The 2019-2020 UCI Track Cycling World Cup is almost upon us and this year it’s infused with added flavour as it’s part of the qualifying campaign for the Tokyo 2020 Olympic Games. The series comprises six rounds, beginning in Minsk, Belarus, on 1st November. Here’s the full rundown…
Minsk, Belarus, 1-3 November 2019
Glasgow, Great Britain, 8-10 November
Hong Kong, China, 29 November-1 December
Cambridge, New Zealand, 6-8 December
Brisbane, Australia, 13-15 December
Milton, Canada, 24-26 January 2020
This will be the last year of the series in its current format. From 2020-2021, the number of rounds will drop from six to three to ensure that the world’s best are always battling against each other. It’ll also be held from April to September, will be renamed the UCI Track Cycling Nations’ Cup and is for national teams only. Of course, there’s a lot of racing between now and then with memories galore to be made. By whom? Time will tell but we suggest you keep an eye on these riders...
Christos Volikakis will line up in Minsk as world number one after topping the Omnium rankings in 2018-2019. The Greek is arguably their greatest ever track cyclist – certainly of recent times – with numerous world, European and national titles to his name. The 31-year-old will head to Belarus in strong form; he likes the track, winning the Scratch and points races at July’s European Games on it. This week Volikakis celebrated a silver medal in the UEC European Championships Scratch race behind Sebastián Mora of Spain in Apeldoorn, Netherlands.
The Netherlands’ Kirsten Carlijn Wild may have just turned 37 but she shows no sign of slowing down. Like Volikakis, Wild topped the most recent Omnium rankings. She carried that World Cup form over to Poland and the UCI World Championships, picking up gold in the Omnium and Madison, plus silver in the Scratch and bronze in the points race. Not content with dominating the track, the 2019 season also saw Wild enjoy her 14th professional season on the road with standout victories including Three Days of Panne and a classics triumph at Gent-Wevelgem in Flanders Fields. Wild has had more success in the last week at the UEC European Track Championships with gold medals in both the Omnium and the Elimination Race.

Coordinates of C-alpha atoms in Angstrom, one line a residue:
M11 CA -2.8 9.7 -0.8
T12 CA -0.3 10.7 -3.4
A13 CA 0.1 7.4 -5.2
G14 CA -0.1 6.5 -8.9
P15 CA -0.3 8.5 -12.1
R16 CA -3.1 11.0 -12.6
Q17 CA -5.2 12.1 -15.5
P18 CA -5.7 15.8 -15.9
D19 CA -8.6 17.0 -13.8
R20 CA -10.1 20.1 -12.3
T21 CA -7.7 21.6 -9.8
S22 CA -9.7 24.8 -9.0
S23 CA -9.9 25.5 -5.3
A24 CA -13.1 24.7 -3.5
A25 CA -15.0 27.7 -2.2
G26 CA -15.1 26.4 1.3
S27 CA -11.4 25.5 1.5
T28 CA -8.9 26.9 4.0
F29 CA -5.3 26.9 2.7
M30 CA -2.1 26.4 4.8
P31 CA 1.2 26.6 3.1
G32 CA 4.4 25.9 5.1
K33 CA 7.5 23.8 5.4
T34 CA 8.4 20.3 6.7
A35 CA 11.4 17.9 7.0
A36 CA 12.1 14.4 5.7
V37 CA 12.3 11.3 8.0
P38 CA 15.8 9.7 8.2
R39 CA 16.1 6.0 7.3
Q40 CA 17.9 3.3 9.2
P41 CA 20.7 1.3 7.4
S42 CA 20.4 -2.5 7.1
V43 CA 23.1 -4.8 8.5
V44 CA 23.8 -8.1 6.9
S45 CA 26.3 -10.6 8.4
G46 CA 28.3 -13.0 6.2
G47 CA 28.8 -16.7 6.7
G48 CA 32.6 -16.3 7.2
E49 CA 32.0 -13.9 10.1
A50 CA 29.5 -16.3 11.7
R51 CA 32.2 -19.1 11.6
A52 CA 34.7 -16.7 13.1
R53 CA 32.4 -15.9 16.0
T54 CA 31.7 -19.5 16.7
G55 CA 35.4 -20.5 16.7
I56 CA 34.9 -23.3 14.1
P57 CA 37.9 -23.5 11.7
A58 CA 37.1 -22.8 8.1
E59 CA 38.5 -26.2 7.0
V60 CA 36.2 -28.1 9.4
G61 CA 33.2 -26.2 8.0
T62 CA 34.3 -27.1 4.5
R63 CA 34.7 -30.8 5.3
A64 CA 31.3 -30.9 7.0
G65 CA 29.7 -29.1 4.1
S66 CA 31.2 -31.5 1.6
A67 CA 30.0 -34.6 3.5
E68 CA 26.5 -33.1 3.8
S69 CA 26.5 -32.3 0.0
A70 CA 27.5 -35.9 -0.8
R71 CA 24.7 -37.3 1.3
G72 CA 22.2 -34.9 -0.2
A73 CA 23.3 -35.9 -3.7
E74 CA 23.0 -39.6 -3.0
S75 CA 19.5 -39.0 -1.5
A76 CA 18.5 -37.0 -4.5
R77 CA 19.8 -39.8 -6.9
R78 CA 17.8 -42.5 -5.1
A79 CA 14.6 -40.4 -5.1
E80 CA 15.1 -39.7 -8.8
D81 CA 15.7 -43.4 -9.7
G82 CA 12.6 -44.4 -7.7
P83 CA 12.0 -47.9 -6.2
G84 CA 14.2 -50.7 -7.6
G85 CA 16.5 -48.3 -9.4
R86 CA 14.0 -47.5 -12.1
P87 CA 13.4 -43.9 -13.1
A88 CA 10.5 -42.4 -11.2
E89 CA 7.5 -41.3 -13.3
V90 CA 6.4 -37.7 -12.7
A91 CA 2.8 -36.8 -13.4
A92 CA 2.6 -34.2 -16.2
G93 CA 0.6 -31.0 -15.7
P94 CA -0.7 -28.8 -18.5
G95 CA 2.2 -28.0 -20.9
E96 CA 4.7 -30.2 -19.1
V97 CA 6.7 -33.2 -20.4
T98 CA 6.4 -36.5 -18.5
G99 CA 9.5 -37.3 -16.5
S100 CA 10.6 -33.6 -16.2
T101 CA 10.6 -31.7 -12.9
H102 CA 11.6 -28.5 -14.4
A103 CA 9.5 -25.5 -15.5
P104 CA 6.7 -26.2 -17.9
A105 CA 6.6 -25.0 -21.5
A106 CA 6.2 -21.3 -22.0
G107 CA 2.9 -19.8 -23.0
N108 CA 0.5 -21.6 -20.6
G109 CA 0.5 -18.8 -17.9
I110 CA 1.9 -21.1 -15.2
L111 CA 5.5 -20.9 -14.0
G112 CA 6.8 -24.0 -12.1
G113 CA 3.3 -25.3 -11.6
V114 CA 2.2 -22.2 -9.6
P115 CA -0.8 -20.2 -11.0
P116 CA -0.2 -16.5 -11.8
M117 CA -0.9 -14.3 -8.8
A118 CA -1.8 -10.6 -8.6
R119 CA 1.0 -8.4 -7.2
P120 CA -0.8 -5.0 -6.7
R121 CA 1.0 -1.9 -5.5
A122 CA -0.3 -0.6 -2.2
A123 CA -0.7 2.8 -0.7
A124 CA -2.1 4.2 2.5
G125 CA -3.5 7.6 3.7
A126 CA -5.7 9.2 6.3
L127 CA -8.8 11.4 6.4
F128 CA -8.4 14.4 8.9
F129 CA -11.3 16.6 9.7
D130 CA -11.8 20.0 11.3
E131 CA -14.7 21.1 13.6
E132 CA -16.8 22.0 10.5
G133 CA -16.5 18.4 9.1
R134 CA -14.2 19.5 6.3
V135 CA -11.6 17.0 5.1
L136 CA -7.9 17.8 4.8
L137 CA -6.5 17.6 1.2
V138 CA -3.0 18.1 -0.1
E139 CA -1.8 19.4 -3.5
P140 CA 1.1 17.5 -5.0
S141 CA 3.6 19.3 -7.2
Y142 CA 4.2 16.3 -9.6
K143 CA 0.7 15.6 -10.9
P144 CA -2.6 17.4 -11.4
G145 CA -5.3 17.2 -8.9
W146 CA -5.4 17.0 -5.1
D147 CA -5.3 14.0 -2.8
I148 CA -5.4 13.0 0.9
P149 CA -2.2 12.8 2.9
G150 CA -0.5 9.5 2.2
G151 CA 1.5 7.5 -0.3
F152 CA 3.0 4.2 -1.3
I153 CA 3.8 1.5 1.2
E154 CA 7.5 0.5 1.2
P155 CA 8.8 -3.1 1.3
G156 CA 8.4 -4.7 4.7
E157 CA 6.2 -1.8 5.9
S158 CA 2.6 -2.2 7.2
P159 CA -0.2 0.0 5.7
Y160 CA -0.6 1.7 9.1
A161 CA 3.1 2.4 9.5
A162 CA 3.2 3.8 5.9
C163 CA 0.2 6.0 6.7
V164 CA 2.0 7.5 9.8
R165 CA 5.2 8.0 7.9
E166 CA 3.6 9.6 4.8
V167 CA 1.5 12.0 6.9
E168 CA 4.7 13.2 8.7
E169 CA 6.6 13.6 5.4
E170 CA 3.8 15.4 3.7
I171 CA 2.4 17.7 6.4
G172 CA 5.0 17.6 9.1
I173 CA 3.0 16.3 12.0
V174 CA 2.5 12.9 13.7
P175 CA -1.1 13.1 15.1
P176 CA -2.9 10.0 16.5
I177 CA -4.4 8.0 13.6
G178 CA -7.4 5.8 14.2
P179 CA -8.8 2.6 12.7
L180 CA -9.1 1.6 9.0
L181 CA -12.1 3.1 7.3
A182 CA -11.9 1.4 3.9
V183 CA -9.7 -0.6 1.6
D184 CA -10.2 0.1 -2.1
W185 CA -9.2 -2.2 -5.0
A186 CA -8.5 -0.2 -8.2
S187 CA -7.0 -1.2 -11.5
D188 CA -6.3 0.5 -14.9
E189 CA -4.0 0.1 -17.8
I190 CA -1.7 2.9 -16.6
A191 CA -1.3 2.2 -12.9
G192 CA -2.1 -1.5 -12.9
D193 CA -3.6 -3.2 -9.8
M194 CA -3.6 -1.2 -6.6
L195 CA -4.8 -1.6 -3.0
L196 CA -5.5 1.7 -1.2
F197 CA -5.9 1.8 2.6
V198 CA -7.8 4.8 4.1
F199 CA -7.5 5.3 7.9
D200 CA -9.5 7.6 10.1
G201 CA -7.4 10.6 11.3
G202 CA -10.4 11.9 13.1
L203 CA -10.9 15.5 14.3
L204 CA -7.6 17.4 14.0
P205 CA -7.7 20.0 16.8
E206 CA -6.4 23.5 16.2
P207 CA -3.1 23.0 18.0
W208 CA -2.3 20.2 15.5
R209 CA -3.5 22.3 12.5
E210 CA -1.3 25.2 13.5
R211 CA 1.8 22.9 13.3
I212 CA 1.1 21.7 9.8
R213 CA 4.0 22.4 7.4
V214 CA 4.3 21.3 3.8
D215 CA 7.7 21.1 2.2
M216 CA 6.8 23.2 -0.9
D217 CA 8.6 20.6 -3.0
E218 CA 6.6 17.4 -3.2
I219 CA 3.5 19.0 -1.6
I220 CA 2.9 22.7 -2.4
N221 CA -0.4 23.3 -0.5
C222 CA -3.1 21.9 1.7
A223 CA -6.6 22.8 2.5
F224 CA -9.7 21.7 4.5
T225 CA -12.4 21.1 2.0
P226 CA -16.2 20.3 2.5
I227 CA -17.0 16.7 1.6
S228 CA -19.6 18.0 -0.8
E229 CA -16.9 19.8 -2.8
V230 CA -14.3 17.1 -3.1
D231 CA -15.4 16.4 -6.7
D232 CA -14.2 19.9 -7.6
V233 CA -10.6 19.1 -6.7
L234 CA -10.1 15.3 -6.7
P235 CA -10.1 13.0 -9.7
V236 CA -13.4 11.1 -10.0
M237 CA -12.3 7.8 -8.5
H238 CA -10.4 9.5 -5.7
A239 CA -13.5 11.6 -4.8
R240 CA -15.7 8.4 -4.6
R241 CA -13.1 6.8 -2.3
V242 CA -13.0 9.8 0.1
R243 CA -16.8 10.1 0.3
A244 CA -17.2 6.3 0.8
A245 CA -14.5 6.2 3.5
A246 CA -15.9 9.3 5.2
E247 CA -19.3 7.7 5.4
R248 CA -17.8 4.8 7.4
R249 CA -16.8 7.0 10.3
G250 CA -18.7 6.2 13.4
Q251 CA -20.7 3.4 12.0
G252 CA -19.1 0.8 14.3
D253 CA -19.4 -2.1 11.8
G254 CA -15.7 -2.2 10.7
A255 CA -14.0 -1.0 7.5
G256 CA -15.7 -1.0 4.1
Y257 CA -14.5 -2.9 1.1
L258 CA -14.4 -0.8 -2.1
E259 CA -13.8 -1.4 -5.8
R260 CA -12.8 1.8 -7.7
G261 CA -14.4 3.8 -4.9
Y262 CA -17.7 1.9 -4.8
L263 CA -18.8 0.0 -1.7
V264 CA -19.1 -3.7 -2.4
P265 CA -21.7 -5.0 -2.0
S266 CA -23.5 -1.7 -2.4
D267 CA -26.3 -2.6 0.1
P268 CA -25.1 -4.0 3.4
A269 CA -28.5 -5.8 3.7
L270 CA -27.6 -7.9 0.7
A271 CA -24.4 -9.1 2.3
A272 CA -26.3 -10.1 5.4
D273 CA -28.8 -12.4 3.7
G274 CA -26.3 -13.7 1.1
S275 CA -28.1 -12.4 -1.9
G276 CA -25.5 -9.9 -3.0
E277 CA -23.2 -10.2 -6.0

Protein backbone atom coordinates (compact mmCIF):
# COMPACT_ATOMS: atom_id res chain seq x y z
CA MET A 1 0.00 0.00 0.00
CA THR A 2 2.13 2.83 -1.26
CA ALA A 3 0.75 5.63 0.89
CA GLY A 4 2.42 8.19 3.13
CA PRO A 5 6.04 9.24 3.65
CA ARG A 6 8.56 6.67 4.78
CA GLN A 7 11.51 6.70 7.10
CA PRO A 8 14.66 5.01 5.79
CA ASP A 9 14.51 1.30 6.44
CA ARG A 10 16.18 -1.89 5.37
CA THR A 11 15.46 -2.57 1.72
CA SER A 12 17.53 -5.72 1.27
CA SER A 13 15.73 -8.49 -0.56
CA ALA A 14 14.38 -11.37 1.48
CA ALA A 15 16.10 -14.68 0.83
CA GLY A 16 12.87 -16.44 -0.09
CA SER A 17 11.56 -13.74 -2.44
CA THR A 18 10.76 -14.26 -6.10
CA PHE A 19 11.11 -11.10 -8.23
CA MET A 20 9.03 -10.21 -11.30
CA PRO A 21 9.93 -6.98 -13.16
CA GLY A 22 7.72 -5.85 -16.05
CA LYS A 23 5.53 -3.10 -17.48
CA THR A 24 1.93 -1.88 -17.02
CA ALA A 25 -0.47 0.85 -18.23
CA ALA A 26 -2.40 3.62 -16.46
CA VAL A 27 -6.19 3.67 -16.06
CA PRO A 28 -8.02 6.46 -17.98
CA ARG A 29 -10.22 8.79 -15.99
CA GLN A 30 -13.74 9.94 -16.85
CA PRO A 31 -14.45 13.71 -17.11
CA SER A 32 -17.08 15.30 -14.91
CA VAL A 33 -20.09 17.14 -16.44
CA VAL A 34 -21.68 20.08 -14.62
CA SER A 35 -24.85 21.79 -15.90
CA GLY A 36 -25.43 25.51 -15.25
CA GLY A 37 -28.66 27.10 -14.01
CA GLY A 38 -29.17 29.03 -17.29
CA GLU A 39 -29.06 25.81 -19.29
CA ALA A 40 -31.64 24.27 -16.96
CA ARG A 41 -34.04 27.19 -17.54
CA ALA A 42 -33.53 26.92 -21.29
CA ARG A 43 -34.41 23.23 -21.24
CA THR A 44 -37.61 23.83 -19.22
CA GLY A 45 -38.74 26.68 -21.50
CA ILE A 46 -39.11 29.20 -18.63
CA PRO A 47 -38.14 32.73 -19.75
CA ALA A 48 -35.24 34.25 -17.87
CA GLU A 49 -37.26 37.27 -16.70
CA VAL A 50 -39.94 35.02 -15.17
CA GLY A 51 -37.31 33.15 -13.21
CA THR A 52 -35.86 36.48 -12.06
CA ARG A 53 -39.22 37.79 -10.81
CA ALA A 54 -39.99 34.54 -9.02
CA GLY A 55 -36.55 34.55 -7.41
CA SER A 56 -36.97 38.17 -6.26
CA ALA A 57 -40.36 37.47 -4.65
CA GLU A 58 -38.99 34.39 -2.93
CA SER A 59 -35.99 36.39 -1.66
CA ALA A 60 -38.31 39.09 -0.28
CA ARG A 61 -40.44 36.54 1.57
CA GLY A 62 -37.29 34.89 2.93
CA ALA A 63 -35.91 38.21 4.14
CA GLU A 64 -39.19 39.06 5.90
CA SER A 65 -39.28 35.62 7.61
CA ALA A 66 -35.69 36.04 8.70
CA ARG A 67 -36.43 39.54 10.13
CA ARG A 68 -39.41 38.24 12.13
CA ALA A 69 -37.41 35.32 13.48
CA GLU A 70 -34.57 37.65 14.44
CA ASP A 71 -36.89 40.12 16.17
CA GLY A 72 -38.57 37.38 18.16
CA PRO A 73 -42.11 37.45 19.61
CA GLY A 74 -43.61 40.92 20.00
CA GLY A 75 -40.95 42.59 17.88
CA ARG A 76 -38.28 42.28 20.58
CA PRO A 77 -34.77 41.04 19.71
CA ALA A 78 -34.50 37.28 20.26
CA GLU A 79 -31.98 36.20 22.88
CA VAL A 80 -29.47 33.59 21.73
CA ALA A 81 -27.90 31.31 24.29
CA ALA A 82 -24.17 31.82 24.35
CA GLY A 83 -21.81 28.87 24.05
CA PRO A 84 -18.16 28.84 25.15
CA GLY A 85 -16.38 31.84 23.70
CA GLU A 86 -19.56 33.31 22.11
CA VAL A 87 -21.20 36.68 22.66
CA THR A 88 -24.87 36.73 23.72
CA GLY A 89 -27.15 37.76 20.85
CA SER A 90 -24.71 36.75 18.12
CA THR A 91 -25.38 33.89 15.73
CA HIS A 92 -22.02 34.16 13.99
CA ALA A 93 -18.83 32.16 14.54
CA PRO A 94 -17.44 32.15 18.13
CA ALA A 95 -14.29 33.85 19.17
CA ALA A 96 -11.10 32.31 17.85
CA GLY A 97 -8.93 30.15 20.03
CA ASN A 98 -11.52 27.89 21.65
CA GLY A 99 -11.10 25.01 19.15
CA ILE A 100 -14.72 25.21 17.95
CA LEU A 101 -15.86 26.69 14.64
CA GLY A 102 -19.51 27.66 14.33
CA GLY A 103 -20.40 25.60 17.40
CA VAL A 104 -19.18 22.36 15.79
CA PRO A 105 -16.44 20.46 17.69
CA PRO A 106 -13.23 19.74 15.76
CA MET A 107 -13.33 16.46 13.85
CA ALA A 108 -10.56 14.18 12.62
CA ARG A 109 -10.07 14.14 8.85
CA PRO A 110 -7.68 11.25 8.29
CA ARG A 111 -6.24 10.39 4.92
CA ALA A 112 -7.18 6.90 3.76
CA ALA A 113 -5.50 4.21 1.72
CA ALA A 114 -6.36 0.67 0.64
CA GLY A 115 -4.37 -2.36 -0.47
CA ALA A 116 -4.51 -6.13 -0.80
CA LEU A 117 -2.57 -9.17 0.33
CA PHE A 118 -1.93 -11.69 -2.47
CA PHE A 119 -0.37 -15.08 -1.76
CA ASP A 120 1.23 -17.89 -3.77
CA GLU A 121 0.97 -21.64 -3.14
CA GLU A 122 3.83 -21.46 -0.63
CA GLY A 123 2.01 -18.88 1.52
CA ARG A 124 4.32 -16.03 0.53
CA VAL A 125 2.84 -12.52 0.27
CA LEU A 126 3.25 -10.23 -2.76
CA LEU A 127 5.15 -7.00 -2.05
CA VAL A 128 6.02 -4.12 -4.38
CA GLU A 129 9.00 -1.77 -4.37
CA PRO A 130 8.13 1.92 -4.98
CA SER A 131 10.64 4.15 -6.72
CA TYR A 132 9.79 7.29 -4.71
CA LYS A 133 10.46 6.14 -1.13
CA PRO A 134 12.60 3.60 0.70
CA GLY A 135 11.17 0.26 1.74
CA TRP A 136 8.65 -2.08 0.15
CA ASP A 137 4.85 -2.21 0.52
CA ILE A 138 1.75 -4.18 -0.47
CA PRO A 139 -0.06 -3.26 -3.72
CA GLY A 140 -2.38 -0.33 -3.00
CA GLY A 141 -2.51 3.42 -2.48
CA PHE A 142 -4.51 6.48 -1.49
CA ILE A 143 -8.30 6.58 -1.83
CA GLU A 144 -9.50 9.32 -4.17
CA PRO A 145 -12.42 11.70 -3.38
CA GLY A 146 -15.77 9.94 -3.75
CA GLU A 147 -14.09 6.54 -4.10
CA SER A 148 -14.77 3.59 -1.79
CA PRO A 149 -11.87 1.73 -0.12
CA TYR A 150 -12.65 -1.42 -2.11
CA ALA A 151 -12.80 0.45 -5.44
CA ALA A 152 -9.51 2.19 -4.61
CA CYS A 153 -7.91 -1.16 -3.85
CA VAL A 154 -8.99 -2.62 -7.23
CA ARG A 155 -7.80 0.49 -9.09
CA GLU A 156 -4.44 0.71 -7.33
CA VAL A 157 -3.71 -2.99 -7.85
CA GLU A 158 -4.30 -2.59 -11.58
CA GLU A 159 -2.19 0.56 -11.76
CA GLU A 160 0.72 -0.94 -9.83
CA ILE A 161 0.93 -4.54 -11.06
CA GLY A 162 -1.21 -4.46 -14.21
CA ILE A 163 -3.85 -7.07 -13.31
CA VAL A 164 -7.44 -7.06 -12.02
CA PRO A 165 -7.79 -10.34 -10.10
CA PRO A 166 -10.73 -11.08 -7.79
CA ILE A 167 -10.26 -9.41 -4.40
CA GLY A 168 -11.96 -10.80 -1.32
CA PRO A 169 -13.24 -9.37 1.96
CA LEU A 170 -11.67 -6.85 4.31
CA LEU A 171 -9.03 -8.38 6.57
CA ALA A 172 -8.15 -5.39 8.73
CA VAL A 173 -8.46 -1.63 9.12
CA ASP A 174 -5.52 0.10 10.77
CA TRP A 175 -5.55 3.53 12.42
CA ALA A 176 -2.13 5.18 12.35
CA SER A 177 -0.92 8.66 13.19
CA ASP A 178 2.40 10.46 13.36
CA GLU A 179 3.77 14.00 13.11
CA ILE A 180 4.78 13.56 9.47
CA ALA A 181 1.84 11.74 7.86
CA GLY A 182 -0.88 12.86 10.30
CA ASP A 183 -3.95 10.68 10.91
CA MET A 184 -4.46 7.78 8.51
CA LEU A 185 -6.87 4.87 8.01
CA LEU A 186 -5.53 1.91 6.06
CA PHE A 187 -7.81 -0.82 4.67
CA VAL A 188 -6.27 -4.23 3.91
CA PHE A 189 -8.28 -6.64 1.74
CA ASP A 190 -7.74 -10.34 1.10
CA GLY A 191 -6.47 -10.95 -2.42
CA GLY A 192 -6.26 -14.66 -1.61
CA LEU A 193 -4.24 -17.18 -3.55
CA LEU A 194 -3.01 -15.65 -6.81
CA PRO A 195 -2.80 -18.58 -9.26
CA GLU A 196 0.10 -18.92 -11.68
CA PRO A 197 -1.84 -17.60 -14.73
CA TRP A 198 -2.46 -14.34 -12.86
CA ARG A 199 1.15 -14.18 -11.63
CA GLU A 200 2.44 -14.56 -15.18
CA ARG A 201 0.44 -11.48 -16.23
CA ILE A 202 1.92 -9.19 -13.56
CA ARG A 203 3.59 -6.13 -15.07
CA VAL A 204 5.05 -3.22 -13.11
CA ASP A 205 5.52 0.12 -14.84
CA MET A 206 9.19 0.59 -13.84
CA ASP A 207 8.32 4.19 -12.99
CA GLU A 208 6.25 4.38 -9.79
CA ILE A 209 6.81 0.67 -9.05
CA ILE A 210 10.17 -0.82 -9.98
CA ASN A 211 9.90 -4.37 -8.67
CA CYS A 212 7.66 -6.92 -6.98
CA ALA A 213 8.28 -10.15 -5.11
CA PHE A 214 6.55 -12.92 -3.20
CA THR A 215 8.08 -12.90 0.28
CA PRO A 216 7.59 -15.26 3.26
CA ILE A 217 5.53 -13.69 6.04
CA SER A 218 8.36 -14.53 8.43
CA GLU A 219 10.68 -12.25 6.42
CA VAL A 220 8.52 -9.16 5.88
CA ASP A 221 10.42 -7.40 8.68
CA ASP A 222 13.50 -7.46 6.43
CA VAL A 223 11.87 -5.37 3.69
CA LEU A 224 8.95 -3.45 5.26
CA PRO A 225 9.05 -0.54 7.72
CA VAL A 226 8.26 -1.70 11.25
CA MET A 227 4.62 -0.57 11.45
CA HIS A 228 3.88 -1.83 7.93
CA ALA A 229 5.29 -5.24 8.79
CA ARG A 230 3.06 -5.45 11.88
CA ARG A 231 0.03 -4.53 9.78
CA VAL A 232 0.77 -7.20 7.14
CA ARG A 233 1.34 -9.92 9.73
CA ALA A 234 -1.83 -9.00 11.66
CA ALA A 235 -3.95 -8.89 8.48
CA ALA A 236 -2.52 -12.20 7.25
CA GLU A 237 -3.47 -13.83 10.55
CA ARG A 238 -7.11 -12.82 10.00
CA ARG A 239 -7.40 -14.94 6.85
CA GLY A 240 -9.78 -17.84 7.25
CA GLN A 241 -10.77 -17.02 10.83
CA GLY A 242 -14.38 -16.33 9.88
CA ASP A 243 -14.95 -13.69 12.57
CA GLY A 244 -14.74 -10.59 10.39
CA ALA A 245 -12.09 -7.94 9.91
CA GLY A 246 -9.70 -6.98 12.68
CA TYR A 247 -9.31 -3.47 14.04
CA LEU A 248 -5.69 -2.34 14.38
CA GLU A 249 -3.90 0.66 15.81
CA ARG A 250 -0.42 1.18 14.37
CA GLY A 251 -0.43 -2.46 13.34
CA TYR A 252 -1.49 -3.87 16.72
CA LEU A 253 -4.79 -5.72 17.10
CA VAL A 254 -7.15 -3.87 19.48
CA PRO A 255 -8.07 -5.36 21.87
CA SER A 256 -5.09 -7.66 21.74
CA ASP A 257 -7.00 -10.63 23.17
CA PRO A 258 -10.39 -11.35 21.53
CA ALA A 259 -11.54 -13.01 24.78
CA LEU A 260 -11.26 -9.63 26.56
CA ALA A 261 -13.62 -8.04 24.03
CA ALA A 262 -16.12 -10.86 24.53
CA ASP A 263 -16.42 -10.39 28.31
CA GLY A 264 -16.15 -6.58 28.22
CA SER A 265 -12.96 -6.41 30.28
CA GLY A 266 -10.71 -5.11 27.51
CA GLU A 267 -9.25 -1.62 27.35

Joachim Eilers of Germany is the man to beat in the 1km time trial after topping last season’s rankings. The 29-year-old has an impressive palmares including two world golds (1km time trial and keirin) at London 2016 and three European golds. But he’d trade it all in for a strong 2019-2020 World Cup season and gold in Tokyo. If his dreams come true, Eilers will end his unlucky medal drought at the Olympics. In Rio, he finished fourth, fifth and fifth in the sprint, keirin and team sprint, respectively.
The Ukraine’s Olena Starikova (23) enjoyed her breakthrough season in 2018-2019, finishing first overall in the Sprint. Impressive – and even more impressive when you factor in she held off Hong Kong’s Lee Wai Sze (32), who won an incredible four rounds. It’ll be interesting to see how the battle between the youngster and experienced campaigner pans out this season.
Australia’s Matthew Glaetzer will be the sprinter to beat in the men’s race. The 27-year-old won the first three sprint events of the 2018-2019 season in Saint-Quentin-en-Yvelines (FRA), Milton (CAN) and Berlin (GER). He then took silver in London behind The Netherlands’ Harrie Lavreysen. Glaetzer didn’t race the final two rounds in Cambridge (NZL) and Hong Kong (CHN) but still led the rankings ahead of Poland’s Mateusz Rudyk.
Where does the 2018 Sprint UCI World Champion and 14-time National Champion’s immense power output come from? He gave track fans an insight thanks to an interview with his local Adelaide paper, revealing: “All the training’s in the gym or on the track. We do two to four gym sessions a week… it’s all the big gross movements – squats, deadlifts, Olympic lifts and the leg press. I can do 330kg for three reps on one leg.” Incredible.
Also look out for Martina Fidanza. The Italian topped the Scratch race rankings after winning the final two rounds, despite being only 19 years old. Although it’s perhaps not unexpected. Fidanza comes from a distinguished cycling family. Her father, Giovanni, won stages of the Tour de France and Giro d’Italia as well as the Giro’s Points jersey in 1989. He also manages Martina’s road team, Eurotarget-Bianchi-Vittoria, for whom Martina’s elder sister, Arianna, also competes. Martina will be looking to repeat her World Cup form and qualify for her first Olympics.
Whether these track cyclists or their contemporaries ride their way into UCI Track Cycling World Cup history remains to be seen. But you can be sure every rider will be seeking their peak in this important year.